She sat with thin arms wrapped around skinned, scraped and bumpy knees. Each inhalation brought the flash of a fire fly; each exhalation stirred the mysterious night-flower scents.
Complete stillness was an impossible improbability. Her own inner energy, and the need to swat at night-time blood suckers meant twitching and strange gestulations often towards the starscape whirling above.
Not that she enjoyed killing. Splat of so bright red blood (hers or someone else’s?) against the skin; complete flatness of the hapless bug. Swish away; blow off her wrist or kick off her ankle.
Various insects tuned up their instruments for the evening’s orchestral progression. She favoured her left ear, and turned it towards the string section. Screech’s and shrieks as each musician vibrated with love of their art, even if somewhat lacking in harmonious talent.
If she still believed in fairies, after all she was now 7 and leaving childish things behind, then she knew tonight’s score: wild gypsy waltzes. Fairies danced a frenzy in moonlight – no wonder she thought she’d find one sleeping in the hydrangea. She found only their day-time consorts, the bees, a buzz.
Great-grandmother rocking on the porch had said “Strawberry moon;” always a totem for a child with bright red hair.
If she was still a child, she thought, then the rising moon would match the colour of her hair. And she could stain her fingers red from the juicy berries magically appearing beneath it’s nurturing glow.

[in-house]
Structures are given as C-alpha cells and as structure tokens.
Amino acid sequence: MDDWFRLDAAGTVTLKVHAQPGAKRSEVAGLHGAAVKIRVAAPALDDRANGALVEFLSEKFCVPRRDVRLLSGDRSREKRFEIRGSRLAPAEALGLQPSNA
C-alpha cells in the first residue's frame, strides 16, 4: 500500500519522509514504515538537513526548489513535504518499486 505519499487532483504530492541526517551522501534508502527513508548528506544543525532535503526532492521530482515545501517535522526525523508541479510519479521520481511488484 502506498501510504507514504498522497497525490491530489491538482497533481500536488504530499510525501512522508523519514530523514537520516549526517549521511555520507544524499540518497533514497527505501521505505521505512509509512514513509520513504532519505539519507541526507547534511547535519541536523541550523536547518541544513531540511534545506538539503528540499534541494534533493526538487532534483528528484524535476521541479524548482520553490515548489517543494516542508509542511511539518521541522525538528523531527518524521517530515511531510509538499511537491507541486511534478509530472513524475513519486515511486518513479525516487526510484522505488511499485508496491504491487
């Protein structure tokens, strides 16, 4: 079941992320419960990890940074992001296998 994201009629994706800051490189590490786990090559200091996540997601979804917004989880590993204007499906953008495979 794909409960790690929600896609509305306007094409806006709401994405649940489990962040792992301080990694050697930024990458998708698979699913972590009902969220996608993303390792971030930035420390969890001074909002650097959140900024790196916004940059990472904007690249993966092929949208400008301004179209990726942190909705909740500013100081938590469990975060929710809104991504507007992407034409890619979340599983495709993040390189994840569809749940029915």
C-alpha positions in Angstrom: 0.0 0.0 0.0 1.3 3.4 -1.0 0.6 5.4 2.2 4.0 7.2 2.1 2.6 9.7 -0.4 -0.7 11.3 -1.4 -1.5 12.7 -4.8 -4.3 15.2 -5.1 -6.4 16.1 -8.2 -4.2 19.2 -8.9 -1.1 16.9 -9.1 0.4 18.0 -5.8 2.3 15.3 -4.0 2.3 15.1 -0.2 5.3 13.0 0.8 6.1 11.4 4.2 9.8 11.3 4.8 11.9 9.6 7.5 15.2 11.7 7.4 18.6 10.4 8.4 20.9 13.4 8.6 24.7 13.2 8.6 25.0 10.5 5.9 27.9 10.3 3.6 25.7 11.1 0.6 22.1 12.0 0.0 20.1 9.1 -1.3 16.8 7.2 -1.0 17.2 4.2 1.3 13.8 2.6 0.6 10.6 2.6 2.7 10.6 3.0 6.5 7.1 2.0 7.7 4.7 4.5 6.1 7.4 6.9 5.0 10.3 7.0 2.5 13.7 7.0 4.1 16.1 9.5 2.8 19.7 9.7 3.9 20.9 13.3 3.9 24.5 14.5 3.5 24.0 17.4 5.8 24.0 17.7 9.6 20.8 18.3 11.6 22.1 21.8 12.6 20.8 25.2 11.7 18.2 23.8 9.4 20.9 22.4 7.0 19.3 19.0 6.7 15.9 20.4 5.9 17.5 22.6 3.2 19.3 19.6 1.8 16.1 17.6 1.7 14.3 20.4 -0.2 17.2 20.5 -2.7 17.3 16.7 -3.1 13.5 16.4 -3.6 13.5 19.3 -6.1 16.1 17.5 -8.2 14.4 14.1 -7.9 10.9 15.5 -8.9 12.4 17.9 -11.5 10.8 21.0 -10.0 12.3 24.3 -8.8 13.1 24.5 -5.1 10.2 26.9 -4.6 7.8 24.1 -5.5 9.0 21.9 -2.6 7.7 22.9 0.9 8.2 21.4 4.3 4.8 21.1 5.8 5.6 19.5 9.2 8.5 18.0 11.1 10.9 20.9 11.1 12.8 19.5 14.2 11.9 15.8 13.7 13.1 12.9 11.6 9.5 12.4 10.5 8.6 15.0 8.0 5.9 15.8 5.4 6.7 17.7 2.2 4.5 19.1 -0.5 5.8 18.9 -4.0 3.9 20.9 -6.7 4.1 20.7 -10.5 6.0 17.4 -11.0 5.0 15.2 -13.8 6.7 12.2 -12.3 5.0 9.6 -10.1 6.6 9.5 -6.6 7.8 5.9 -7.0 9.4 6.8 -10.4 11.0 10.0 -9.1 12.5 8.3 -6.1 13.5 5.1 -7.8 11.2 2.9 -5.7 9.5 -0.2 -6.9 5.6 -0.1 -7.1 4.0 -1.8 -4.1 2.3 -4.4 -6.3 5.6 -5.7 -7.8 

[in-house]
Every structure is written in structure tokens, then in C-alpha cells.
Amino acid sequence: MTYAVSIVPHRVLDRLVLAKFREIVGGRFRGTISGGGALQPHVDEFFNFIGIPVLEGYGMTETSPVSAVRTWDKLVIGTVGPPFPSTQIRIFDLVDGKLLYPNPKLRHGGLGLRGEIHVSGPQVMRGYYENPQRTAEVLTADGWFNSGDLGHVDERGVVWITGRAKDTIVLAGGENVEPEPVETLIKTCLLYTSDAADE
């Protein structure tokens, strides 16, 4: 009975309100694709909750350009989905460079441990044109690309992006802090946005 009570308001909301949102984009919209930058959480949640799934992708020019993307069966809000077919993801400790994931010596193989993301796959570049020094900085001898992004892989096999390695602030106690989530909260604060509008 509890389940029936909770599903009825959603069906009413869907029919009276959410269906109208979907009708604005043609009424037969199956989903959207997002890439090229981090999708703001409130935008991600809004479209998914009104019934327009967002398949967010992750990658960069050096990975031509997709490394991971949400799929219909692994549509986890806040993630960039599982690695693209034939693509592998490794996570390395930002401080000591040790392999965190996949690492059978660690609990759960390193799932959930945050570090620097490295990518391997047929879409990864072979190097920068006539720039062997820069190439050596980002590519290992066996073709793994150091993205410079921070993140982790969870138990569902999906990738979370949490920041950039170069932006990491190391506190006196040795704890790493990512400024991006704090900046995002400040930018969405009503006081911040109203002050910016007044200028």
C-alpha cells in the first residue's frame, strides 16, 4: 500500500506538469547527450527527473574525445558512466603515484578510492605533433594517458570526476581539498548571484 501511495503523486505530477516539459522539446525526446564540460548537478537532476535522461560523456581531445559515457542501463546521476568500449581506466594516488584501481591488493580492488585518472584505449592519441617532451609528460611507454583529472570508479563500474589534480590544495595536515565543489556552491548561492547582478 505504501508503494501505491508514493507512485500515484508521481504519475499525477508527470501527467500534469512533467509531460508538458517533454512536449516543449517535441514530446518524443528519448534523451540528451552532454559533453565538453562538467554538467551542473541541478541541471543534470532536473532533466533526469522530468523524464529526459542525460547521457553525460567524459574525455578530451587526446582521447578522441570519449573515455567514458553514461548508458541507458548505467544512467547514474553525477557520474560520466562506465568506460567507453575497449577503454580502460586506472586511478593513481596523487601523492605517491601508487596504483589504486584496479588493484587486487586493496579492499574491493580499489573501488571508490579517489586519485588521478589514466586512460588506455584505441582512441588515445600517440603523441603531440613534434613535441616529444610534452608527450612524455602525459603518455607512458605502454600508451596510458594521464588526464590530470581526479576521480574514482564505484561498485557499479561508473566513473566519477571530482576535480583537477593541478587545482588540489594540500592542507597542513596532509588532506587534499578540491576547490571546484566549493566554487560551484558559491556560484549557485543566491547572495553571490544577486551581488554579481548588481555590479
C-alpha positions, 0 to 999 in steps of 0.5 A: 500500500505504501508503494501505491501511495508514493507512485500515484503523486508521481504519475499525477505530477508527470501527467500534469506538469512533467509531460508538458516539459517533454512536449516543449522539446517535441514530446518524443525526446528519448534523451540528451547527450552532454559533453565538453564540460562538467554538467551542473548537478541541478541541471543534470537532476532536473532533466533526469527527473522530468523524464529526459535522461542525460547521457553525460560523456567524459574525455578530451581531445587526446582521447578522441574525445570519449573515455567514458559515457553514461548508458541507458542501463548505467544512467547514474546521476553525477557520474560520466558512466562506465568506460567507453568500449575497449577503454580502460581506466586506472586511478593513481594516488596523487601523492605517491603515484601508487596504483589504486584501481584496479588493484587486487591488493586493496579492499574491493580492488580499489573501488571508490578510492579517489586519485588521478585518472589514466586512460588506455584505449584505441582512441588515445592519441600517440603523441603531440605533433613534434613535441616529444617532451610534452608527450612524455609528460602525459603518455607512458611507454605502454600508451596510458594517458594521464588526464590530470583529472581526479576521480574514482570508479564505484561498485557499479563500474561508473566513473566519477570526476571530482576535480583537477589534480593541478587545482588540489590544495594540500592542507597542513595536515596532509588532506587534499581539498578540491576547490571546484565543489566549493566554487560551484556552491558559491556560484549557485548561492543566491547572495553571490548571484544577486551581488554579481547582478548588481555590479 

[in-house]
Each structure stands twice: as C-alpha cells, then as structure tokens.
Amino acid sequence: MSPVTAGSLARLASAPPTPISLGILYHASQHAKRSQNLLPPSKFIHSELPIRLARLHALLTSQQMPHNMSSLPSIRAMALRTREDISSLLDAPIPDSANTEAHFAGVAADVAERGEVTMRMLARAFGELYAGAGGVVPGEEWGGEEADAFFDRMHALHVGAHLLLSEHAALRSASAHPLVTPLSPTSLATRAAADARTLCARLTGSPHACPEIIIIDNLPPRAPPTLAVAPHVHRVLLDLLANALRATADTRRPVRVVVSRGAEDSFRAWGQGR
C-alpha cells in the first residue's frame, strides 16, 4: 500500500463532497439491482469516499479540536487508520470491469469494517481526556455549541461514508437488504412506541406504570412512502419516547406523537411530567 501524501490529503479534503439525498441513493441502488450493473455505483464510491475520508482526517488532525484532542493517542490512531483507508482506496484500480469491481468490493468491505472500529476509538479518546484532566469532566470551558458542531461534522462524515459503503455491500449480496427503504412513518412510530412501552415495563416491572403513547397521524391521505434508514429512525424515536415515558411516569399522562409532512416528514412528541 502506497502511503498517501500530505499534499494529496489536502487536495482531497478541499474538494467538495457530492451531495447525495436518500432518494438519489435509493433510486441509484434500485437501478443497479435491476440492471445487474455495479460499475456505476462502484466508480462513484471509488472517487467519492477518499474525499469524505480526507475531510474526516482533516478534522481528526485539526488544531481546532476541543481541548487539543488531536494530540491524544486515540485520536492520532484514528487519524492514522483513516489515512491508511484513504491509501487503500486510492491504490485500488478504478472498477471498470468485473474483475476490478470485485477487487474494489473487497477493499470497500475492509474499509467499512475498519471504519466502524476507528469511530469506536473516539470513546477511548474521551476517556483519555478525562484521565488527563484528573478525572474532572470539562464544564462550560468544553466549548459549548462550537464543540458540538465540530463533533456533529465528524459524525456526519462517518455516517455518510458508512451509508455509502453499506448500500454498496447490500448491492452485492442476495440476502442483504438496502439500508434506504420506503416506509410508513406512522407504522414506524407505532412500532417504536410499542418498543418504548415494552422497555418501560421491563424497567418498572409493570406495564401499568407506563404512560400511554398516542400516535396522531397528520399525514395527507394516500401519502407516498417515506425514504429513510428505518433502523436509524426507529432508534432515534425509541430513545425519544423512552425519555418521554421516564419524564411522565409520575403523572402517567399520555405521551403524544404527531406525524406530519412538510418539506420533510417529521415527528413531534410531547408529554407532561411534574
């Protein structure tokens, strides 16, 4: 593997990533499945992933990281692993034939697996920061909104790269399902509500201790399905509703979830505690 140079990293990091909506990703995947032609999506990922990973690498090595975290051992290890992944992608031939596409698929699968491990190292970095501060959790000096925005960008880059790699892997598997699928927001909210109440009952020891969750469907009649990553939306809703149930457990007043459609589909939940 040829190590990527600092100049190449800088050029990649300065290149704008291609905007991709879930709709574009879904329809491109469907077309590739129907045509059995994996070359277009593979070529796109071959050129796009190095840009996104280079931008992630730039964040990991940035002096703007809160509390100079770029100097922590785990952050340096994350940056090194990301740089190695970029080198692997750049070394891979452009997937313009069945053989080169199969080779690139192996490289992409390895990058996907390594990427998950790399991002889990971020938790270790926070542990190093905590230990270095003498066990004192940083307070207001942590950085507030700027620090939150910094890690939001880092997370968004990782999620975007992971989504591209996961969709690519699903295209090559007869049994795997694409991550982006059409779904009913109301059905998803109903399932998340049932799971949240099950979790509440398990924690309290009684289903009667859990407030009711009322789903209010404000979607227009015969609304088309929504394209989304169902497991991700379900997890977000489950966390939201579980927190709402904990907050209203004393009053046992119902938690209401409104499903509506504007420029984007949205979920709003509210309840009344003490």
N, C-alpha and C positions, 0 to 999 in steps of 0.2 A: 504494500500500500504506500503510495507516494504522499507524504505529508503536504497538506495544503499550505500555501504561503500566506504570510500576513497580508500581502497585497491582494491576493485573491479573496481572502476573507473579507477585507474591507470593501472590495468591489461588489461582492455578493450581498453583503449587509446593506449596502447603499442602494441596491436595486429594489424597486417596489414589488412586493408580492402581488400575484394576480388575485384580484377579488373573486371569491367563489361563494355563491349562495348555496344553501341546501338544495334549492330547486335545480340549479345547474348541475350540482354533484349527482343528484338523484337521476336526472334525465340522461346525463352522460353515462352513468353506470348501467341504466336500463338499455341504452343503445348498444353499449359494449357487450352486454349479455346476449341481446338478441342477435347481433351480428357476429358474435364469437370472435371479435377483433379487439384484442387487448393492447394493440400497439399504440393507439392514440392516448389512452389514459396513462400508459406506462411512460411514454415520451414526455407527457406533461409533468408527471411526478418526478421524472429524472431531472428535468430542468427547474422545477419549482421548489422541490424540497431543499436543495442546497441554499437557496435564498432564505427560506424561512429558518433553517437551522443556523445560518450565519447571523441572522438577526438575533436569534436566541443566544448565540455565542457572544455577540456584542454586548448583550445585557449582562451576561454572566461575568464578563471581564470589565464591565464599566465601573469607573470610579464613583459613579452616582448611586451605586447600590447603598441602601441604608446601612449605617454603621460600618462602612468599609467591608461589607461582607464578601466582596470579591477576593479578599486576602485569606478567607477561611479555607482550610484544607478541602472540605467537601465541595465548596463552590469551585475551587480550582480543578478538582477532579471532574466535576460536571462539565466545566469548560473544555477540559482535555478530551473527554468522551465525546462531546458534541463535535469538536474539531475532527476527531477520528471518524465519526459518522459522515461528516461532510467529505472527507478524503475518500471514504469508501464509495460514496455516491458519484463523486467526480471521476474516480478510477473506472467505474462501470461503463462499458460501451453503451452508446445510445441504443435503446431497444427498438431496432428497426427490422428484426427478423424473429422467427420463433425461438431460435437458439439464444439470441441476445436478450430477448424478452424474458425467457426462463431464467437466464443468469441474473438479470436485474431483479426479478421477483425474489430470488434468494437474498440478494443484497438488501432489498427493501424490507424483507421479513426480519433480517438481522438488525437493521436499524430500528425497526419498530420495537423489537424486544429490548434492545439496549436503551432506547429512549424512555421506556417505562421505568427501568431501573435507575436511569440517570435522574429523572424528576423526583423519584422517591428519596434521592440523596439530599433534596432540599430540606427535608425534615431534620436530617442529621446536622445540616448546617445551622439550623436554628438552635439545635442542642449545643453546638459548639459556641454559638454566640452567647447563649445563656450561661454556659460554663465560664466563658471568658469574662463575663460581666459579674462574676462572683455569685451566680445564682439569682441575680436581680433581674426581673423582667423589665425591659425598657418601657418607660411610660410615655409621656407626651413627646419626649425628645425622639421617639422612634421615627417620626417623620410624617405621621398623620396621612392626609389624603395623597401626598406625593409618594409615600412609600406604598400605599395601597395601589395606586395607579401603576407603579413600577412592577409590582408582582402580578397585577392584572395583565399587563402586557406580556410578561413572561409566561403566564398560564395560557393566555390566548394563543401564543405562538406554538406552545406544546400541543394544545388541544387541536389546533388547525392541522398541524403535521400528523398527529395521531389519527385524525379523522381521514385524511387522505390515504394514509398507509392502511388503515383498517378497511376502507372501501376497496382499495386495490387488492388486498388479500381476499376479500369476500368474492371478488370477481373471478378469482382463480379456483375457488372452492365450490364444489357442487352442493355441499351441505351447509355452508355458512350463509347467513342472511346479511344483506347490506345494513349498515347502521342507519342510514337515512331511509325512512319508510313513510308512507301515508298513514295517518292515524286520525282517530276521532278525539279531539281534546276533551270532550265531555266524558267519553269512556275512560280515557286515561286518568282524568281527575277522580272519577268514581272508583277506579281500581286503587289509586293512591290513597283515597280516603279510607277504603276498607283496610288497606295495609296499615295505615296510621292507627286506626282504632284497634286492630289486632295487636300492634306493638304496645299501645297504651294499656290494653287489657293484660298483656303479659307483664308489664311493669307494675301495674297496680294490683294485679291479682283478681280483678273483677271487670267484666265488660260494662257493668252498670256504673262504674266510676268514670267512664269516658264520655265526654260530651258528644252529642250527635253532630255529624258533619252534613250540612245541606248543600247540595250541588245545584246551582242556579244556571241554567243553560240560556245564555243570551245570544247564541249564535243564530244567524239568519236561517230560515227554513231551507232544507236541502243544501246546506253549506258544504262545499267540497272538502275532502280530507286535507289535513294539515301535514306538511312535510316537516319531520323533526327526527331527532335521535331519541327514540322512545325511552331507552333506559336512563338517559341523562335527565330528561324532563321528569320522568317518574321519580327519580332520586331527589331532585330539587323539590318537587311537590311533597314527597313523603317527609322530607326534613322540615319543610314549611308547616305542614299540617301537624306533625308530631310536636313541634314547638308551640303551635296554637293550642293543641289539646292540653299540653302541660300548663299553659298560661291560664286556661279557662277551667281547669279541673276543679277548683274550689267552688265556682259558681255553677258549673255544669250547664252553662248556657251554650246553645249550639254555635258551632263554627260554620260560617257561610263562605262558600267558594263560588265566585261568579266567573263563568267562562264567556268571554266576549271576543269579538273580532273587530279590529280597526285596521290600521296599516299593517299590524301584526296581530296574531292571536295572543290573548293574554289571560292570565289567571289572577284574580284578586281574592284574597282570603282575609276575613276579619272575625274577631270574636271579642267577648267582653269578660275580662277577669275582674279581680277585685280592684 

So she waited, trying not to let head nod toward chest, for the clear full moon (not made of cheese and inhabited by a man!) to rise above the peak of her house; above her attic room; above the trees that swept the roof clean in the wind.
When her moon reached the top of the sky, she planned to spring from her “hiding” spot beneath the weeping willows’ sheltering limbs, and dance all wild and free like a fairy might. Maybe 7 wasn’t all that old after all.
A tangential for mlmm Tale Weaver #177: climbing to the top. The ascendance of the moon; girl “climbing” that tottery ladder between believing in magic-childhood and whatever comes next; and fairies always climb to the top – it is their mastery of flight that allows them to do so.